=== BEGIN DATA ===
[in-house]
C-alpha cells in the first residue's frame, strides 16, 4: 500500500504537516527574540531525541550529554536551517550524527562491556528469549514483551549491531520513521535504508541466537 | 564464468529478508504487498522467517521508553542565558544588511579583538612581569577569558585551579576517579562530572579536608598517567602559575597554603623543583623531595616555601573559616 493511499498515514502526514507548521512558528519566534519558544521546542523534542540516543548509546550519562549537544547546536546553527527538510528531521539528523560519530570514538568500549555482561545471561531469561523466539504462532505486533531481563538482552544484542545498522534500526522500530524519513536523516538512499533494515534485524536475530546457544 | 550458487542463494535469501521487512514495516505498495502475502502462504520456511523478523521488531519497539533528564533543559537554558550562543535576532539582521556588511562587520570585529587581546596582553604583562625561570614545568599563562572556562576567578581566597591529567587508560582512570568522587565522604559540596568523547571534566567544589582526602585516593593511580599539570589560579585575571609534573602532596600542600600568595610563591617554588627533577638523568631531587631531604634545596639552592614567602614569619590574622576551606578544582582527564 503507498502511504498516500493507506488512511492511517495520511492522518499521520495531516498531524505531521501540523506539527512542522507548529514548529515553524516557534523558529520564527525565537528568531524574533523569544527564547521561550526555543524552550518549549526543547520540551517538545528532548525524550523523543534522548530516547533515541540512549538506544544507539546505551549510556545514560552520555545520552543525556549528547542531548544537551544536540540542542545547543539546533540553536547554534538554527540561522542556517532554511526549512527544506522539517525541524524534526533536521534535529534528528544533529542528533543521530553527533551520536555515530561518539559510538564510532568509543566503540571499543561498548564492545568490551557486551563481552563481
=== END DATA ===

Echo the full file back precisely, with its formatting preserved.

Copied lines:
[in-house]
C-alpha cells in the first residue's frame, strides 16, 4: 500500500504537516527574540531525541550529554536551517550524527562491556528469549514483551549491531520513521535504508541466537 | 564464468529478508504487498522467517521508553542565558544588511579583538612581569577569558585551579576517579562530572579536608598517567602559575597554603623543583623531595616555601573559616 493511499498515514502526514507548521512558528519566534519558544521546542523534542540516543548509546550519562549537544547546536546553527527538510528531521539528523560519530570514538568500549555482561545471561531469561523466539504462532505486533531481563538482552544484542545498522534500526522500530524519513536523516538512499533494515534485524536475530546457544 | 550458487542463494535469501521487512514495516505498495502475502502462504520456511523478523521488531519497539533528564533543559537554558550562543535576532539582521556588511562587520570585529587581546596582553604583562625561570614545568599563562572556562576567578581566597591529567587508560582512570568522587565522604559540596568523547571534566567544589582526602585516593593511580599539570589560579585575571609534573602532596600542600600568595610563591617554588627533577638523568631531587631531604634545596639552592614567602614569619590574622576551606578544582582527564 503507498502511504498516500493507506488512511492511517495520511492522518499521520495531516498531524505531521501540523506539527512542522507548529514548529515553524516557534523558529520564527525565537528568531524574533523569544527564547521561550526555543524552550518549549526543547520540551517538545528532548525524550523523543534522548530516547533515541540512549538506544544507539546505551549510556545514560552520555545520552543525556549528547542531548544537551544536540540542542545547543539546533540553536547554534538554527540561522542556517532554511526549512527544506522539517525541524524534526533536521534535529534528528544533529542528533543521530553527533551520536555515530561518539559510538564510532568509543566503540571499543561498548564492545568490551557486551563481552563481